Archive for the ‘PH Balance’ Category

Today I Juiced

Today I juiced oranges, grapefruits, lemons and limes.

One of the reasons for eating right is to maintain the proper PH balanceĀ  of your body.

we have a better shot at long-term health if our body’s pH is neutral or slightly alkaline. When we tilt toward greater acidity, which can be measured easily, we have a greater risk of developing osteoporosis, weak muscles, heart disease, diabetes, kidney disease, and a host of other health problems.

The solution, according to scientists who have researched “chronic low-grade metabolic acidosis,” is eating a diet that yields more alkaline and less acid. Just what kind of diet is that? One that’s high in fruits and vegetables. That might not seem like a big surprise, except for a few unexpected twists and turns.

ACID YIELDING FOOD DEPLETE MINERALS

If the idea of balancing acid and alkaline foods seems a bit off the wall, it does have a somewhat checkered past. Most people, including physicians, aren’t familiar with the dangers of acidosis, except in the most extreme situations. Those include lactic acidosis, from overexercise; ketoacidosis, when diabetes start burning their own fat; and renal acidosis, which can be a sign of kidney failure.

The problem with acid-producing eating habits is very real. After digestion, all foods report to the kidneys as being either acidic or alkaline. The kidneys are responsible for fluid balance and maintaining a relatively neutral pH in the body.

That’s where things get interesting. When acid-yielding foods lower the body’s pH, the kidneys coordinate efforts to buffer that acidity. Bones release calcium and magnesium to reestablish alkalinity, and muscles are broken down to produce ammonia, which is strongly alkaline. By the time the response is all over, your bone minerals and broken down muscle get excreted in urine.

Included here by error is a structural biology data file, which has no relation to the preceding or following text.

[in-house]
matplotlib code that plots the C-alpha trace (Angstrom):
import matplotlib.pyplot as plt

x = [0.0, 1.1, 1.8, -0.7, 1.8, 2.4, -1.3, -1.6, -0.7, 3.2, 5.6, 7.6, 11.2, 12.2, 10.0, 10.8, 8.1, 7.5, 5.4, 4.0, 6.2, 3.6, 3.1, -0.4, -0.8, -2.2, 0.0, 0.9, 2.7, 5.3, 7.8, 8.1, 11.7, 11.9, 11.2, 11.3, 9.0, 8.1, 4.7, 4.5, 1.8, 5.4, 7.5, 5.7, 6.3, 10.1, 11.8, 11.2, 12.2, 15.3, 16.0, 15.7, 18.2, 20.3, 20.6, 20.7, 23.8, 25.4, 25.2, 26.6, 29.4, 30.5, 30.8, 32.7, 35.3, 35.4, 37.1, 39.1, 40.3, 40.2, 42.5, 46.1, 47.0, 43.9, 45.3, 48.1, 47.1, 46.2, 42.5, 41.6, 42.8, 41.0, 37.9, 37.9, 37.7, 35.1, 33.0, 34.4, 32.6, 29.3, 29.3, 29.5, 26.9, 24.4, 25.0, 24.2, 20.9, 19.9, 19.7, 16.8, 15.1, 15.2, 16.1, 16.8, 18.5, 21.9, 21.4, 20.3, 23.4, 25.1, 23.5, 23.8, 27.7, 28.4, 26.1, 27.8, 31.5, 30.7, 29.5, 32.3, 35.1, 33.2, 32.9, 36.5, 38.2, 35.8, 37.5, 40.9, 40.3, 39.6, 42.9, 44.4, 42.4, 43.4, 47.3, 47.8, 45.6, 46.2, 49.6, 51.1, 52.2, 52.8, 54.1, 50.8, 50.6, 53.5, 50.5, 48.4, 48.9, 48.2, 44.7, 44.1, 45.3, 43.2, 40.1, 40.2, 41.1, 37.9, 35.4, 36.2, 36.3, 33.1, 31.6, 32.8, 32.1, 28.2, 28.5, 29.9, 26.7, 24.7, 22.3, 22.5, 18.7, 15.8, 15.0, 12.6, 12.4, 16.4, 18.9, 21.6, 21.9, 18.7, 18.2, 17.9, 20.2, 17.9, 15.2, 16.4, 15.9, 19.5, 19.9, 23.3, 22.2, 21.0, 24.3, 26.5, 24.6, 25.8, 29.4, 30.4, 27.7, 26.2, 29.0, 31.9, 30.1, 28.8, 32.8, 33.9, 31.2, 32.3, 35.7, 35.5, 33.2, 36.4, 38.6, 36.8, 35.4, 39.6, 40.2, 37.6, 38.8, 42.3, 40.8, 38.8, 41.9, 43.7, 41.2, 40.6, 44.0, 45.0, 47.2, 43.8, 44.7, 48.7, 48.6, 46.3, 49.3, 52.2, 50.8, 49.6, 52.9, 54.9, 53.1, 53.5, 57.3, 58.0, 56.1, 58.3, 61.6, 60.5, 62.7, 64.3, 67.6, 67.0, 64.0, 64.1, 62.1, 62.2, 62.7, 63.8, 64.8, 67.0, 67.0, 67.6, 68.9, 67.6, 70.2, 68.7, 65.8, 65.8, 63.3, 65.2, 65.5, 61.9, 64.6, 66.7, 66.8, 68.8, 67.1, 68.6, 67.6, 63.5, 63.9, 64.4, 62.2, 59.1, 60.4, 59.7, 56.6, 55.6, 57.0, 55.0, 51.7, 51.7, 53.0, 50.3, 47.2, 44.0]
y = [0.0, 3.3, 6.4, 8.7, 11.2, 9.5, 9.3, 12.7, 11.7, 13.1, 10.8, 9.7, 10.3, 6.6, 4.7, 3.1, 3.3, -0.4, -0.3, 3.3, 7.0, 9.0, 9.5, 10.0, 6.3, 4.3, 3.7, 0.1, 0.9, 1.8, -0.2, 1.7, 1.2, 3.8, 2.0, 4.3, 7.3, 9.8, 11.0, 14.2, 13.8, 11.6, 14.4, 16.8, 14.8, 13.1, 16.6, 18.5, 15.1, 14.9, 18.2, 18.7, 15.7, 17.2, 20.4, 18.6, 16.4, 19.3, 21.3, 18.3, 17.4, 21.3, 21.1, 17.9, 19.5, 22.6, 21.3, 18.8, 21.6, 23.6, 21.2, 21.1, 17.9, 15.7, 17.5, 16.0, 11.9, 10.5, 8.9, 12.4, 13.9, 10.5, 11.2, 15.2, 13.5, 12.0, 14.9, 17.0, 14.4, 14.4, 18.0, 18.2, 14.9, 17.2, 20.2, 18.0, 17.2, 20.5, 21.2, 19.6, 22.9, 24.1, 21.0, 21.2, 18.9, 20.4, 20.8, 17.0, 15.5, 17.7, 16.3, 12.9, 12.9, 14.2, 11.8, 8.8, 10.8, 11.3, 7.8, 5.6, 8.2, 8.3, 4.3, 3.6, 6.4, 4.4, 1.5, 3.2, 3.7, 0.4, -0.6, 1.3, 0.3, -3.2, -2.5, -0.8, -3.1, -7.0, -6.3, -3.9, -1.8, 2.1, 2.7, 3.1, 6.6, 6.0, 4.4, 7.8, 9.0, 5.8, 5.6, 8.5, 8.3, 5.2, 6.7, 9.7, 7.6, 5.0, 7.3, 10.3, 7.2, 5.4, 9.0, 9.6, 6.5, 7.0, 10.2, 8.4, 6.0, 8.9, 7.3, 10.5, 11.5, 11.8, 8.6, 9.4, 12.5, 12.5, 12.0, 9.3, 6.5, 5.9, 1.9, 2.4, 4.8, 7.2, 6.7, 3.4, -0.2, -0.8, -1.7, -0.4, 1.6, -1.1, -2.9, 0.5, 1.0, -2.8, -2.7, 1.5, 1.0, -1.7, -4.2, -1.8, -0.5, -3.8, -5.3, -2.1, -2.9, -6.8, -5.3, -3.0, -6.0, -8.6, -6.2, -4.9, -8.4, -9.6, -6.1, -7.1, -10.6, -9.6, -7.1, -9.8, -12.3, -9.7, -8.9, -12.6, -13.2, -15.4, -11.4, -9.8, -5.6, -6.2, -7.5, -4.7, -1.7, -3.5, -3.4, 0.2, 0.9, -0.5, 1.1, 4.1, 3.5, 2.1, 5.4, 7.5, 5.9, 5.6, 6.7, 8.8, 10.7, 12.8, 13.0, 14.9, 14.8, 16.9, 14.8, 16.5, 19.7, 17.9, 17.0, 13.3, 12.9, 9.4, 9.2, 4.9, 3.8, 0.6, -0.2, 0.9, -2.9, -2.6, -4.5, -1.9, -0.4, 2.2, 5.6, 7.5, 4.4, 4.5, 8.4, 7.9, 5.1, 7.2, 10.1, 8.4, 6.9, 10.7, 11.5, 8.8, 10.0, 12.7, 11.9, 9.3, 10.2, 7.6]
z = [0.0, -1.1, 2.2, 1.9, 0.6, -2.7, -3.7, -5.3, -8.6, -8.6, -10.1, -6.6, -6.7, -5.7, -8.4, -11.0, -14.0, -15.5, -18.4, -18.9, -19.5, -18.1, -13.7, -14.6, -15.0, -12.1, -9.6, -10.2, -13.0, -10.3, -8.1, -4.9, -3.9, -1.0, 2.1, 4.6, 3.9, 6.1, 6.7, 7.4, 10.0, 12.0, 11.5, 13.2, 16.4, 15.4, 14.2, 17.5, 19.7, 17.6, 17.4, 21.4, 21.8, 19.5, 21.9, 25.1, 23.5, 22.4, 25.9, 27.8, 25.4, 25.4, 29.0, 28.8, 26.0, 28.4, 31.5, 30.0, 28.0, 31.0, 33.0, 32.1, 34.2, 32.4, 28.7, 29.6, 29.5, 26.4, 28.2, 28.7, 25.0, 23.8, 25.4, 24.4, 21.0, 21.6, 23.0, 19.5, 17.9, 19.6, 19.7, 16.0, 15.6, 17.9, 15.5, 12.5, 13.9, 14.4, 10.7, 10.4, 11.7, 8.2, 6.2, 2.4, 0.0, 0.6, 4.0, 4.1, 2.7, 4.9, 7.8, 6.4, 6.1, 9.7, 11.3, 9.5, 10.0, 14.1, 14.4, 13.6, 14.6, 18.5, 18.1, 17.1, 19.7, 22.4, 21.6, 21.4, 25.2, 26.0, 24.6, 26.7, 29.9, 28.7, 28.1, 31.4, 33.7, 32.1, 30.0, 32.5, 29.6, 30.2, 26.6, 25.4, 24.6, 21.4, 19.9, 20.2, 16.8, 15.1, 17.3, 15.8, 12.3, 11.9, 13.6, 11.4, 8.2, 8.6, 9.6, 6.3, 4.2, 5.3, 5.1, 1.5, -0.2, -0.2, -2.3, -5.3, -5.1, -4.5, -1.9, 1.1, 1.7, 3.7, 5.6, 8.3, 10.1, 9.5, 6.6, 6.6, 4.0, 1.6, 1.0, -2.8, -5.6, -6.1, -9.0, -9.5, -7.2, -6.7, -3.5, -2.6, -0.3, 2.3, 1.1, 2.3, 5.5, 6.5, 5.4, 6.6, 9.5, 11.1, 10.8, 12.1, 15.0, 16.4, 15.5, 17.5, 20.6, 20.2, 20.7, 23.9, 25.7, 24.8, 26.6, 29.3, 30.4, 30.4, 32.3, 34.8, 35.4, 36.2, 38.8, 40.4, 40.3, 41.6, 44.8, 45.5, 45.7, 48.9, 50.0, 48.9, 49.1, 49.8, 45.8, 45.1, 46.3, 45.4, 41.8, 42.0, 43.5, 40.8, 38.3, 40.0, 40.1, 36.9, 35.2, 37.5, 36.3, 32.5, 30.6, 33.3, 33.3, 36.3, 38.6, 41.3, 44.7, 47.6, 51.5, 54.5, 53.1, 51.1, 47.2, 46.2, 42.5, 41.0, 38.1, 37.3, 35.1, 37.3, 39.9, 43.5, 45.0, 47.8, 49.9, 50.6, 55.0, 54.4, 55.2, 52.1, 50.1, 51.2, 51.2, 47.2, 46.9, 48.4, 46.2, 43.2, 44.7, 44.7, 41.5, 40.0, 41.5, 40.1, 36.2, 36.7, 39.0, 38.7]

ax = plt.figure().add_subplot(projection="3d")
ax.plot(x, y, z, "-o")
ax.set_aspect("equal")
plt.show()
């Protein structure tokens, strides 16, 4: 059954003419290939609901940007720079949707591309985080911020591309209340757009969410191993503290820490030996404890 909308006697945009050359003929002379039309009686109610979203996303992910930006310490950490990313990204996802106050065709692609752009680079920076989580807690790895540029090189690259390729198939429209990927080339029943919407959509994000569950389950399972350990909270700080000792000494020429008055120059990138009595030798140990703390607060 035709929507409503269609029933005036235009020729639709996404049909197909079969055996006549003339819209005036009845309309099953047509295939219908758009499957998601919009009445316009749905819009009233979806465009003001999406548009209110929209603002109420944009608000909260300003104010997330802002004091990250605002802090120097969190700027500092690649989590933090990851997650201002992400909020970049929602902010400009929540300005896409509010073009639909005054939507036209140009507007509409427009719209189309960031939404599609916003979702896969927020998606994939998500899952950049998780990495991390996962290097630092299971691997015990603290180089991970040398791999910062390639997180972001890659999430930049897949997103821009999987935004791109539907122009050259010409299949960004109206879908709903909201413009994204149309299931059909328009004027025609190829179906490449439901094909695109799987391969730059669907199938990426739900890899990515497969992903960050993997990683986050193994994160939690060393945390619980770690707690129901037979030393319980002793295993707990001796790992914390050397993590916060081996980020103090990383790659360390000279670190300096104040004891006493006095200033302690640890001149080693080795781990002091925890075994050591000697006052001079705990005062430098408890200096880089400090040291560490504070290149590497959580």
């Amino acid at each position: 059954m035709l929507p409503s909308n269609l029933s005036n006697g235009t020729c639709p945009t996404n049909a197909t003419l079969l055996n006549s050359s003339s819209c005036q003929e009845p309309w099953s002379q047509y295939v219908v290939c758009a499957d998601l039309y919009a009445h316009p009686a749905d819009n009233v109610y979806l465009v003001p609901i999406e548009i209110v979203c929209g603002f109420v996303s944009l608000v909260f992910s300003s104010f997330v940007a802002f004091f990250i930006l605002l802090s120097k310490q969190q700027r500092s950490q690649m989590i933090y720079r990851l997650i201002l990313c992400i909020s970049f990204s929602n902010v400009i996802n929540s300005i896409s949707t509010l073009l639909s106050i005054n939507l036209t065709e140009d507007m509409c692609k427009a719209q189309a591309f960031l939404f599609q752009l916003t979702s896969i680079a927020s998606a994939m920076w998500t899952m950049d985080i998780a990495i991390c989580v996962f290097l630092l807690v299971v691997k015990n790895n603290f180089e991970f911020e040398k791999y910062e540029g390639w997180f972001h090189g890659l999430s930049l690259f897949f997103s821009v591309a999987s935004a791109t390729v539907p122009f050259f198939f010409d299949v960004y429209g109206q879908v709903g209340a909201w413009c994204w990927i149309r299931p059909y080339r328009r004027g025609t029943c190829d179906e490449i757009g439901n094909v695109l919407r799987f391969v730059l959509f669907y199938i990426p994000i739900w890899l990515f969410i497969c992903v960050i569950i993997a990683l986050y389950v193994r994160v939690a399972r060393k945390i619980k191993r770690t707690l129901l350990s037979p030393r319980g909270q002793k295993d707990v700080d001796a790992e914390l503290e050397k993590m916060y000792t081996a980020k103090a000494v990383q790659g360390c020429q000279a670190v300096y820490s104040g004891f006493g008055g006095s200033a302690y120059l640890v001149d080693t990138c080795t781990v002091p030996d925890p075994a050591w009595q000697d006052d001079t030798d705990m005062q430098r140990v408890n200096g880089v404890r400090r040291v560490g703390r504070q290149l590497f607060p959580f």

Long term, excess acidity leads to thinner bones and lower muscle mass, points out Anthony Sebastian, M.D., of the University of California, San Francisco. These problems are compounded by normal aging, which increases acidosis, bone loss, and muscle wasting. Along the way, calcium and magnesium losses can equate to deficiencies, with many ramifications. Both minerals play essential roles in bone formation and normal heart rhythm. Low magnesium levels can cause muscle cramps, arrhythmias, and anxiety.

Recommendations, for Athletes include too many veggies to be a knockoff of the Atkins’ high-protein diet. (Eating very lean meats, reduces saturated fats amount to only 10 percent of calories.) Nor do you have to be a vegetarian to gain the alkalizing benefits of fruits and vegetables. “It takes about 35 percent of total calories as fruits and veggies to produce a net alkaline load,” he explains. “What’s so hard about one-third of your plate being veggies?”

Still, if you have visions of veggies coming out of your ears, the answer is really simple. Cut back on breads, pastas, and other grain-based foods, as well as “high-glycemic” foods such as potatoes. They’re all nutrient-poor foods, compared with protein and veggies.

I, myself, am a raw food eater so my protein comes from nuts, sprouts ( which you can see in the works next to the fruits in the bowl) and seeds.

How to test your own pH

You can test your own pH simply and inexpensively. All you need are some pH test strips. Tear off two three-inch strips. As you as you awaken, before you drink or eat anything, put some saliva on the test strip. Compare the color to a pH color chart that comes with the test strips. Next, measure the pH of your second urination of the morning. To do this, urinate on the strip or collect the urine in a plastic or glass (not paper) cup and dip the test strip. Again, compare the color to the pH color chart.

If you are confused as to how acid foods can yield alkaline in digestion I have an explanation below. You see when you eat an orange (acid) your stomach’s digestion works to make it neutral through an alkaline process and vise-versa.
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The digestive secretions of the gastric glands in the stomach, consisting chiefly of pepsin, hydrochloric acid, rennin, and mucin.